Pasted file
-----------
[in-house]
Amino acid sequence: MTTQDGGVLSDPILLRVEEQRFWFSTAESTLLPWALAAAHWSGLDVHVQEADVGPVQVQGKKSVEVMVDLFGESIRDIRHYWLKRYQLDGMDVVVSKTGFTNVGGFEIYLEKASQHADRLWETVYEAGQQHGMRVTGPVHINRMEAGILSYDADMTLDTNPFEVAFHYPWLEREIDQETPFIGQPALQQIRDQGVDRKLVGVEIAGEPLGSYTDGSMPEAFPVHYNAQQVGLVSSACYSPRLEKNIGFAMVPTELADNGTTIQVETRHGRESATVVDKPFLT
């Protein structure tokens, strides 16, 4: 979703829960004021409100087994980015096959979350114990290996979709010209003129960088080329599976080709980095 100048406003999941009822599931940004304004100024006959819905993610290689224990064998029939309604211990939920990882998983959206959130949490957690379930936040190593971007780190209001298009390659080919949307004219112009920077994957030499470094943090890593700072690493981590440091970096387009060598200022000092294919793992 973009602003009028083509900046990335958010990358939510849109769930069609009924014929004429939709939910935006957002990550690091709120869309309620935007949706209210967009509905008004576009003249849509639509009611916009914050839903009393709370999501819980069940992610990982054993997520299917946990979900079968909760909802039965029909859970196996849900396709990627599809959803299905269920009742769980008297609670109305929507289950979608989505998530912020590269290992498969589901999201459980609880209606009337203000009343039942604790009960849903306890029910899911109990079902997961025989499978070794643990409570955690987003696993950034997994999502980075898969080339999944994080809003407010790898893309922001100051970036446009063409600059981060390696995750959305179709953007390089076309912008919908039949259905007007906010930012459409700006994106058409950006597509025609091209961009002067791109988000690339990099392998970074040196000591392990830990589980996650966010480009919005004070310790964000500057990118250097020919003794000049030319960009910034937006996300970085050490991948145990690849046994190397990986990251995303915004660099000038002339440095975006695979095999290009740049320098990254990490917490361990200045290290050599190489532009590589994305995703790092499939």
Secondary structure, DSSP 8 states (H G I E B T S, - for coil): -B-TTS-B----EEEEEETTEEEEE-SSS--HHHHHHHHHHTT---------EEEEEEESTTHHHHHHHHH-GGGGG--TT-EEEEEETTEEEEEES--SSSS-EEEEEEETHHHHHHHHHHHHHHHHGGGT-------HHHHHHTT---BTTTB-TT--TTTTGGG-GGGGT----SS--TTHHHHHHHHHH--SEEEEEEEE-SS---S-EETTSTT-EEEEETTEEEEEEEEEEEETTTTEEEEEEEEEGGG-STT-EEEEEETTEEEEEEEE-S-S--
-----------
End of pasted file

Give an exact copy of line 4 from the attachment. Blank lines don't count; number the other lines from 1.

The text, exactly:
Secondary structure, DSSP 8 states (H G I E B T S, - for coil): -B-TTS-B----EEEEEETTEEEEE-SSS--HHHHHHHHHHTT---------EEEEEEESTTHHHHHHHHH-GGGGG--TT-EEEEEETTEEEEEES--SSSS-EEEEEEETHHHHHHHHHHHHHHHHGGGT-------HHHHHHTT---BTTTB-TT--TTTTGGG-GGGGT----SS--TTHHHHHHHHHH--SEEEEEEEE-SS---S-EETTSTT-EEEEETTEEEEEEEEEEEETTTTEEEEEEEEEGGG-STT-EEEEEETTEEEEEEEE-S-S--